July Talk on Professional Partying, Live Music's Return and Compliments from Paris Hilton

The Exclaim! Questionnaire

"I swear that Paris Hilton — in a brunette wig — once told my brother he was a good dancer"

Photo: Mitch Brown

BY Calum SlingerlandPublished Nov 24, 2021

Before July Talk made Canadian tour plans to cap off their 2021, the band hit the studio with Holy Fuck's Graham Walsh to begin work on the follow-up to 2020's Pray for It. Now, with the new single "I Am Water" out through the band's new label/collective Danuta, the group are returning to the road on their Live at Last tour, which kicks off in Quebec City on November 29 and wraps up in Victoria on December 23.

To mark the occasion, we spoke with vocalists Leah Fay and Peter Dreimanis about zoning out in nature, being a "party motivator" and cutting class in the name of inspiration.

What are you up to?

Dreimanis: Sometime in August, we decided to go into the studio with our friend/producer Graham Walsh for the new July Talk record. We had been writing a bunch of new music that felt ready, and the session ended up being pretty magical. Graham is such an extraordinary human being; it's like his father was a zen monk and his mother was a mad scientist. The five of us couldn't stop remarking on how kinetic the session felt, and we left feeling inspired about what was captured.

We just put out the first song from that session, called "I Am Water," which was co-written with our dear friends Kevin Drew and Dani Nash. The song marks the beginning of Danuta, the new art collective/production company/record label that Leah and I are starting with our family at Six Shooter Records. We often collaborate with other artists, directing music videos, songwriting, curating shows, etc., and Danuta will be a way that we can provide a home for that kind of creative work while also putting out July Talk material as well. We're currently creating a music video for our friend, the one and only Tanya Tagaq, and just released another one for Jasmyn, formerly of Weaves. Toronto is such a wildly talented city, sometimes you've got to recognize how blessed you are to be a part of it. I guess Danuta is our way of contributing to that community and highlighting art that we love.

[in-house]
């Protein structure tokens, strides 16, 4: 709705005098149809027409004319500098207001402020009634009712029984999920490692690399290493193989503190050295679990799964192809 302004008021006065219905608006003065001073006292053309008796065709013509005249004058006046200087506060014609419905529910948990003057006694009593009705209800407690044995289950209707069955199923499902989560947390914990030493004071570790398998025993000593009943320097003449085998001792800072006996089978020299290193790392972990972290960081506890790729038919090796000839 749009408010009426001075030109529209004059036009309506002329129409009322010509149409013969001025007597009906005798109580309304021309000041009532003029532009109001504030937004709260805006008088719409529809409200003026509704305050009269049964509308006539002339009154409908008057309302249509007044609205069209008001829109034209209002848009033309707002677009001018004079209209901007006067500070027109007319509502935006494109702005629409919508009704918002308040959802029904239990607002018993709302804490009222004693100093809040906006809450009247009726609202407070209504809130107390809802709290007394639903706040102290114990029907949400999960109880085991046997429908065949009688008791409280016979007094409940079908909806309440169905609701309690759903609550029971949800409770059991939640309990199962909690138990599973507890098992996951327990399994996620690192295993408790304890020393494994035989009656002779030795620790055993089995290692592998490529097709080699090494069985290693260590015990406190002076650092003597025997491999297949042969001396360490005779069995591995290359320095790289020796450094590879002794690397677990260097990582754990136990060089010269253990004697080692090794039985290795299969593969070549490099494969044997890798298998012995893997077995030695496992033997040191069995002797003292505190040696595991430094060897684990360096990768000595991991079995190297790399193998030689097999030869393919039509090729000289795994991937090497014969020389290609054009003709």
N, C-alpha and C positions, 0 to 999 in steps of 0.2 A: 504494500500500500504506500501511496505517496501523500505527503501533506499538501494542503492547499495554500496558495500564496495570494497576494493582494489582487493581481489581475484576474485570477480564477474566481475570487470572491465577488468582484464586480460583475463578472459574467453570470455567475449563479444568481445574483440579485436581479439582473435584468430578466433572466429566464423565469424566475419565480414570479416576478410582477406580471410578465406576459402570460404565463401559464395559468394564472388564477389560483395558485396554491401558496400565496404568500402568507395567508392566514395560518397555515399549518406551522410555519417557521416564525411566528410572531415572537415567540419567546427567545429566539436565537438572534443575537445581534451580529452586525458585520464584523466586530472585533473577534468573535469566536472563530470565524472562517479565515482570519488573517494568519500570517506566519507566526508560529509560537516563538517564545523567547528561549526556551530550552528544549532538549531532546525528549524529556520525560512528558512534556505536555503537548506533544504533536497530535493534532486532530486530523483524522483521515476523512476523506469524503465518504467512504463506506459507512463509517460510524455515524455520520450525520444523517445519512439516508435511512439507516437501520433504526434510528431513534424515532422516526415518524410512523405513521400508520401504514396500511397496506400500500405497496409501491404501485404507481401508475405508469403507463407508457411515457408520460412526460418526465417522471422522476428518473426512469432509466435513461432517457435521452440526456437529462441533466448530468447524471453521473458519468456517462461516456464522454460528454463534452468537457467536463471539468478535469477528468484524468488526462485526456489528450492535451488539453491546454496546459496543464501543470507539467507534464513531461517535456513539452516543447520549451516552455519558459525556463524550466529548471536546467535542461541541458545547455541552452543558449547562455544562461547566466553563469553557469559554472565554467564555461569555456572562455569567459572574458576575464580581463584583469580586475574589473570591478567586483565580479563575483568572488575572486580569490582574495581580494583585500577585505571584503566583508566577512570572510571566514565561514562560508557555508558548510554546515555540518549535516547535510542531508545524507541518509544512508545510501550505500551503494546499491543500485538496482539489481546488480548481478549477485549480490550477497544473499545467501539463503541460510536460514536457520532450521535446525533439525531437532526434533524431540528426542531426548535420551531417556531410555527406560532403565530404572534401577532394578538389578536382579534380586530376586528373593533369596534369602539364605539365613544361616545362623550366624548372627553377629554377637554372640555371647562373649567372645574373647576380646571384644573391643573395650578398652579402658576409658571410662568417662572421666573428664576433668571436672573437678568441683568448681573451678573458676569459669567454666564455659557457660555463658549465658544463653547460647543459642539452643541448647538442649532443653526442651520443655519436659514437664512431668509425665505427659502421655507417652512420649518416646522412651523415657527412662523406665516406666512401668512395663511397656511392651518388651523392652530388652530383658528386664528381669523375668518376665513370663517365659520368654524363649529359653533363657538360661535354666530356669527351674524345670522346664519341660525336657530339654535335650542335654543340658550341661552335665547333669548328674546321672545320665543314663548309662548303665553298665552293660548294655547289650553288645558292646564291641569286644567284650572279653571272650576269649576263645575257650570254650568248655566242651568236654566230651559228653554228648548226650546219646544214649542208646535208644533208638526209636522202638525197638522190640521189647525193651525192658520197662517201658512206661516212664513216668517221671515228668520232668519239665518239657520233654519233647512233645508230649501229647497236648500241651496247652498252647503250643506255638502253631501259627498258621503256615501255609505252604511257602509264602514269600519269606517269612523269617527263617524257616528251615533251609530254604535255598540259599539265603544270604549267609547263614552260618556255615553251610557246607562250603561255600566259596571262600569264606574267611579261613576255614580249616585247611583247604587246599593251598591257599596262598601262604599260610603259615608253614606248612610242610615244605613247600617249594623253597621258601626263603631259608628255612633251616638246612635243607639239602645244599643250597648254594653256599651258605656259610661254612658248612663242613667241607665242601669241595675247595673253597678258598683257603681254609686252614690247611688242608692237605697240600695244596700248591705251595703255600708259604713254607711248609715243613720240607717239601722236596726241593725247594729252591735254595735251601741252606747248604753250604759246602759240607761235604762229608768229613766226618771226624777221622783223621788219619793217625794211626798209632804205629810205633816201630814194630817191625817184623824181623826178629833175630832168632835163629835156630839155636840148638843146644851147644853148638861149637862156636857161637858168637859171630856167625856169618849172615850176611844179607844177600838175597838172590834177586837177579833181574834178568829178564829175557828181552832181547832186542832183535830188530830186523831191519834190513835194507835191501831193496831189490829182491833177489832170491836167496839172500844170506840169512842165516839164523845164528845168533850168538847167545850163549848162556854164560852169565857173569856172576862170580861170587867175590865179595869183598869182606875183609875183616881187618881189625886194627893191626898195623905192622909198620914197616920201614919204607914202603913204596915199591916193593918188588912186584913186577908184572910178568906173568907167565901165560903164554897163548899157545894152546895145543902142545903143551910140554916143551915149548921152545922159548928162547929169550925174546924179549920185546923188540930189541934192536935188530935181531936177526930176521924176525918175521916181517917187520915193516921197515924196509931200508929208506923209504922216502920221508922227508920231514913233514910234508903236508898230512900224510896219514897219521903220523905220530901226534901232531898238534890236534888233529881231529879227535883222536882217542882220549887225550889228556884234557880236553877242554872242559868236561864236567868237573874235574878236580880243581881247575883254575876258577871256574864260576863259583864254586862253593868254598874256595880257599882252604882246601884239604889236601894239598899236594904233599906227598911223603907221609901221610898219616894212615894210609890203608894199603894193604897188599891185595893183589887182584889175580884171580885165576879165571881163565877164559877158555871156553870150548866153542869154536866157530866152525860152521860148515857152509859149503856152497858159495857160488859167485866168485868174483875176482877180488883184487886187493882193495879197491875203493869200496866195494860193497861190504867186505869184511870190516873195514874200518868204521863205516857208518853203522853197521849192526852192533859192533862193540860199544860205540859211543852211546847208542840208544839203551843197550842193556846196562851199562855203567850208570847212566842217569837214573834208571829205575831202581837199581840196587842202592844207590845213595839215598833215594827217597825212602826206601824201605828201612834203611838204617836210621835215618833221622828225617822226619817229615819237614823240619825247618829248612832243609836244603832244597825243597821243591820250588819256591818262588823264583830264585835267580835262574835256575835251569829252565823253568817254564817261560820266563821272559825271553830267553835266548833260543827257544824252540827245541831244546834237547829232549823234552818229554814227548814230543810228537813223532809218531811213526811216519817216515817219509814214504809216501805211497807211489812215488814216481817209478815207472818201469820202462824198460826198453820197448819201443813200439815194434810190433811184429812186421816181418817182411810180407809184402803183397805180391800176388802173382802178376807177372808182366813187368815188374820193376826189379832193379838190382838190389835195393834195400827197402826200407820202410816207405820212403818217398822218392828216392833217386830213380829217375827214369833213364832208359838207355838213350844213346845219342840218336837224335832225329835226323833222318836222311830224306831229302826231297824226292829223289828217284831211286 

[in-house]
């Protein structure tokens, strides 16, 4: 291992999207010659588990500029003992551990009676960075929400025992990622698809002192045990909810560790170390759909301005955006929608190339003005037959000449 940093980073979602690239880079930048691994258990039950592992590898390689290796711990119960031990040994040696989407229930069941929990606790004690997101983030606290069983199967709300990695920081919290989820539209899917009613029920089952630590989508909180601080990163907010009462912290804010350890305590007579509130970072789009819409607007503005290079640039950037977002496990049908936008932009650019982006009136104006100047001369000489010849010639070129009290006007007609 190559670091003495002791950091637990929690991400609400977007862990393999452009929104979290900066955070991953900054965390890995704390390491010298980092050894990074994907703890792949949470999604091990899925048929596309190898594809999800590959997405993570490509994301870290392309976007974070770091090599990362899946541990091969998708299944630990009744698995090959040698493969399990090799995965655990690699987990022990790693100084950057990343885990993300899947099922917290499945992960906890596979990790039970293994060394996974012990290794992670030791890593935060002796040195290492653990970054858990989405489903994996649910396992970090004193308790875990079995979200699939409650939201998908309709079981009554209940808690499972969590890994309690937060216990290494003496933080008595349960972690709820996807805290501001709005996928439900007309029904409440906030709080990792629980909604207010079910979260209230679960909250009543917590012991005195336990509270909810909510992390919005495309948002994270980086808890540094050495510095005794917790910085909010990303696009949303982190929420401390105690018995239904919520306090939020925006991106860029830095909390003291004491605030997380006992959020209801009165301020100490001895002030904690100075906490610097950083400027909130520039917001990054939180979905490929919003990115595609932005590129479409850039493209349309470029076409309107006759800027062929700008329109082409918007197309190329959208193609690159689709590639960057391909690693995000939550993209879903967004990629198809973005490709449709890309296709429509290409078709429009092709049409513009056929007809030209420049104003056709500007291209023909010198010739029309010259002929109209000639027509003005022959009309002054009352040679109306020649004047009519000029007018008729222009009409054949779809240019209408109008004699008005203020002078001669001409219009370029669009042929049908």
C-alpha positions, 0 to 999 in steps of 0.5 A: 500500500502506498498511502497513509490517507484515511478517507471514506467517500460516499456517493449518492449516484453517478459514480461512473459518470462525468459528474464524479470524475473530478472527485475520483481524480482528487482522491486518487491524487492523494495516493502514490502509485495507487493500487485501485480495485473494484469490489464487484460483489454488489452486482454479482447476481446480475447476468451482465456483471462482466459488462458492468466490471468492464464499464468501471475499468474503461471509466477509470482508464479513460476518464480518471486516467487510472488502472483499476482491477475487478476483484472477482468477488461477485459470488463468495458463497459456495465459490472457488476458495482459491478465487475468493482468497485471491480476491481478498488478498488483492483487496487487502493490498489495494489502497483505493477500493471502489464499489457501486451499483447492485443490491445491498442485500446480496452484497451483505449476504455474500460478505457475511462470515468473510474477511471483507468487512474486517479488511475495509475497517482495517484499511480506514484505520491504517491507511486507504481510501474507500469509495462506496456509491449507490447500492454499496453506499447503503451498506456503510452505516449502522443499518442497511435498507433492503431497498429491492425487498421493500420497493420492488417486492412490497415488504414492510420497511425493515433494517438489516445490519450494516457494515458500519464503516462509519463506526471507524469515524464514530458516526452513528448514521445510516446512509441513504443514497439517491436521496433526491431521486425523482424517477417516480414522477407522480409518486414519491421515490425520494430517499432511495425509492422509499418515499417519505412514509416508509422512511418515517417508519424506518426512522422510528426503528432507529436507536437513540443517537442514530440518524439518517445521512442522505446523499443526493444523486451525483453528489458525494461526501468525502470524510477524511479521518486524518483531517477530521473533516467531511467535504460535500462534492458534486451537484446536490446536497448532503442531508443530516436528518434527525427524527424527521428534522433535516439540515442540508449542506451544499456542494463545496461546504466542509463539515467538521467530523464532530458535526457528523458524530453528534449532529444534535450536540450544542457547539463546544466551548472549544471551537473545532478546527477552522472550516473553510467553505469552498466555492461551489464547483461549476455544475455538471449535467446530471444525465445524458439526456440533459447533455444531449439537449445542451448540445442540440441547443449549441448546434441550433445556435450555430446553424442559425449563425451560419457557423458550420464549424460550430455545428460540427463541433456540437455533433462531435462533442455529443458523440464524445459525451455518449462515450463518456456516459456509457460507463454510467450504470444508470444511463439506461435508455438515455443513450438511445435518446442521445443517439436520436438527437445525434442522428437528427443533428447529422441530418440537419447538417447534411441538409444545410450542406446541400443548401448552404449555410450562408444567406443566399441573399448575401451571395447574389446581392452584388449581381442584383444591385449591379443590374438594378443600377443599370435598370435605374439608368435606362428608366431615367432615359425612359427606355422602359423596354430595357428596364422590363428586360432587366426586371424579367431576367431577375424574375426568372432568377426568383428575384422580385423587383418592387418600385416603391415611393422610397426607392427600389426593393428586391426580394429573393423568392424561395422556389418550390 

We're also about to hit the road on our first tour back! The Live at Last tour starts on November 28 in Ottawa and finishes on December 23 in Victoria. The anticipation is real! We were able to curate a lineup of our favourite artists in the country to join us in each city, so we can't wait to feel that energy of artists and audiences reuniting at last. I think it's going to be an emotional explosion when we finally get to step out on that stage again. Can almost taste it…

What are your current fixations?

Dreimanis: I've been on a heavy Radiohead kick, to be honest. Mostly cued by this whole KID A MNESIA release, but it's sent me on a wild trek From the Basement to the Computer and everywhere in between. Other current song obsessions include "On My Mind" by James Baley, "You Shadow" by Sharon Van Etten, "Waiting for the Light to Change" by Luke Lalonde and "EMT Police and the Fire Department" by Shilpa Ray. Also loving the new season of Curb Your Enthusiasm.

Why do you live where you do? 

Fay: My maternal grandparents both came to Canada as displaced people after World War II from Poland, met in Parkdale outside the library, fell in love, and moved to a few different spots around Toronto before buying the house that I live in now. To pay off the mortgage, they had 13 people living in it at one point, all sharing one bathroom! I now share it with Peter, two of our best friends who are also artists, and two cats. It's old and weird but I am very tied to it and don't think I'll ever leave. At this point, I can't afford to move to Hamilton anyway. 

What's the last book or movie that blew your mind? 

Fay: I'm just finishing Braiding Sweetgrass by Robin Wall Kimmerer and I'm very in love with it. It's taken me a while to get through because I find it requires many crying breaks and ample absorbing time.

What has been your most memorable or inspirational concert and why? 

Fay: I see the Queer Songbook Orchestra every chance I get because their shows are phenomenal musically and the community storytelling aspect makes my heart grow five sizes every time. I've had the chance to perform with them a few times, and the opportunity to sing and speak openly about the songs and artists that have been most integral to my own queer identity has been life-changing in a way I didn't expect it to be. Their shows make the world better and I'm so grateful they exist.

What's been the greatest moment of your career so far?

Dreimanis: Well, it's a strange time to answer that question, leaning into the dawn of the first tour back after such a long time away from the stage. All my favourite July Talk memories have been onstage, because it's when we are most ourselves. 

I've spoken to folks that have been through near death experiences, you know? Heart attacks, strokes, car accidents, overdoses, etc. And about how afterwards every day is a gift, they let go of the small stuff and approach it as a second chance at life.